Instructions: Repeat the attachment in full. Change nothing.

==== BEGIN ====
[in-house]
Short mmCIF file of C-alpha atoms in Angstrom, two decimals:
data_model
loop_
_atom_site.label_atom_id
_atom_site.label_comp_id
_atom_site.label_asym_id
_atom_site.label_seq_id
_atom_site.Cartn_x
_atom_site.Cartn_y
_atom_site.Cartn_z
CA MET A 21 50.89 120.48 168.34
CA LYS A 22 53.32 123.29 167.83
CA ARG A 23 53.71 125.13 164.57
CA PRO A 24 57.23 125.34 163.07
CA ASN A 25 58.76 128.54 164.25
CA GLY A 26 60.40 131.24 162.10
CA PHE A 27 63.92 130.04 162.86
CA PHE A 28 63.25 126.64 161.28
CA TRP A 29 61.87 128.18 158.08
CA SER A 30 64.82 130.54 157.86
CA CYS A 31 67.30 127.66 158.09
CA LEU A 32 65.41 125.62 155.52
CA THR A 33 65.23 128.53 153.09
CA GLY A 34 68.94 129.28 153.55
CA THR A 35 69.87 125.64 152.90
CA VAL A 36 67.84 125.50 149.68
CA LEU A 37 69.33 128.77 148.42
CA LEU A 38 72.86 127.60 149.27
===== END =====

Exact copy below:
[in-house]
Short mmCIF file of C-alpha atoms in Angstrom, two decimals:
data_model
loop_
_atom_site.label_atom_id
_atom_site.label_comp_id
_atom_site.label_asym_id
_atom_site.label_seq_id
_atom_site.Cartn_x
_atom_site.Cartn_y
_atom_site.Cartn_z
CA MET A 21 50.89 120.48 168.34
CA LYS A 22 53.32 123.29 167.83
CA ARG A 23 53.71 125.13 164.57
CA PRO A 24 57.23 125.34 163.07
CA ASN A 25 58.76 128.54 164.25
CA GLY A 26 60.40 131.24 162.10
CA PHE A 27 63.92 130.04 162.86
CA PHE A 28 63.25 126.64 161.28
CA TRP A 29 61.87 128.18 158.08
CA SER A 30 64.82 130.54 157.86
CA CYS A 31 67.30 127.66 158.09
CA LEU A 32 65.41 125.62 155.52
CA THR A 33 65.23 128.53 153.09
CA GLY A 34 68.94 129.28 153.55
CA THR A 35 69.87 125.64 152.90
CA VAL A 36 67.84 125.50 149.68
CA LEU A 37 69.33 128.77 148.42
CA LEU A 38 72.86 127.60 149.27